This volume presents the proceedings of an international conference of the same title held at the University of Birmingham in 2007. The contributors are drawn from the ranks of leading international specialists in the field writing alongside promising younger scholars. The volume includes studies on the contribution of the Scrolls to Second Temple Jewish history, the archaeological context, the role of the temple and its priesthood, as well as treatments on selected texts and issues. These proceedings offer a timely and up to date assessment of the Dead Sea Scrolls and the material remains unearthed at Qumran in their wider context and not infrequently challenge prevailing lines of interpretation.
Helen Jacobus has won the Sean Dever Memorial Prize with her contribution to this volume. Commenting on the Dever prize, Professor Carol Meyers of Duke University, North Carolina, said: “The judges thought highly of Helen’s meticulous scholarship and careful presentation of the data in her discussion of the zodiac and its role in Jewish calendars.”
Charlotte Hempel, Ph.D. (1995), University of London, is a Senior Lecturer in the Department of Theology and Religion at the University of Birmingham. She has publised extensively on the Dead Sea Scrolls including
The Laws of the Damascus Document (Brill, 1998; repr. SBL, 2006).
This is truly a demonstration of the dynamism of modern Qumran scholarship. Deborah Rooke,
This collection testifies to a tendency in current scholarship (an admirable one, in my opinion) to embrace that complexity, to resist easy answers and to tolerate uncertainty. As such, the studies included here raise issues and model approaches that will continue to shape study of the Scrolls for years to come. Molly Zahn,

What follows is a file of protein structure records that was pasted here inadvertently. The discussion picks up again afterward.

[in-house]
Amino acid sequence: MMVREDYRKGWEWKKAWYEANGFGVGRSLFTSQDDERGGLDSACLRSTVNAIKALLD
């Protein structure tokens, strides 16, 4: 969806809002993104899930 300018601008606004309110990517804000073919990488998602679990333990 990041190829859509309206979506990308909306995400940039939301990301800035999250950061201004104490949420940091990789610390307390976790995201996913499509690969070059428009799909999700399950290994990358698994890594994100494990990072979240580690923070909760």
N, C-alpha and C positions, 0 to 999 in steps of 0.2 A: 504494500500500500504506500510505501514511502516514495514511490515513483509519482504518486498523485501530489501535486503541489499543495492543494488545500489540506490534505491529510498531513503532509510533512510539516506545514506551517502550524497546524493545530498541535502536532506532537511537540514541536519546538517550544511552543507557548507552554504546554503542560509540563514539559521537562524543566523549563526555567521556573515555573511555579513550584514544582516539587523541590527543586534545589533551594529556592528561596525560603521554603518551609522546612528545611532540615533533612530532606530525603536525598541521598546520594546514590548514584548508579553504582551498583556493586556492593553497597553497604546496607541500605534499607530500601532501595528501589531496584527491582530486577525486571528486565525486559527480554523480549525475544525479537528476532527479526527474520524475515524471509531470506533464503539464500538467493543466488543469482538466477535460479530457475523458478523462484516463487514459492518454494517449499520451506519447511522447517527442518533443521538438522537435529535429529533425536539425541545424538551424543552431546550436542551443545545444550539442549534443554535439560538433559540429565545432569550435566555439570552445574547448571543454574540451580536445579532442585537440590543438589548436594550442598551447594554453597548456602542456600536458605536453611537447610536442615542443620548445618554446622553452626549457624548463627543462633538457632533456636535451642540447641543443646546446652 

This volume will provide scholars with a new vantage point from which to consider the corpus of texts from Qumran. Its strength lies firstly, in opening new material and textual areas for further discussion, and secondly, in challenging several of the existing assumptions that potentially distort, or oversimplify, the complexity of the scrolls and their origins. It is also set to become a much-cited resource in refining the more general, impressions of the texts and their provenance. Shani Tzoref,
The authors make for a veritable “who’s who” in the world of Qumran scholars [...] This volume contains excellent articles that provide stimulating reflections on earlier phases in Qumran scholarship and also offer new insights that significantly contribute to advancing the field. Cecilia Wassen,
Catholic Biblical Quarterly 2014
Contributors include: Albert I. Baumgarten, George J. Brooke, Philip Davies, Torleif Elgvin, Hanan Eshel, Heinz-Joseph Fabry, Florentino García Martínez, Martin Goodman, Charlotte Hempel, Vered Hillel, Bernard Jackson, Helen Jacobus, Jodi Magness, Dennis Mizzi, Vered Noam, Eyal Regev, Lawrence Schiffman, Daniel Stökl Ben Ezra, Michael E. Stone, Joan E. Taylor, and Hanne von Weissenberg
All those interested in early Jewish history, literature, and archaeology, especially the Second Temple period and early Christianity, especially students, specialists, institutes and academic libraries in the fields of Jewish studies, theology, and biblical studies.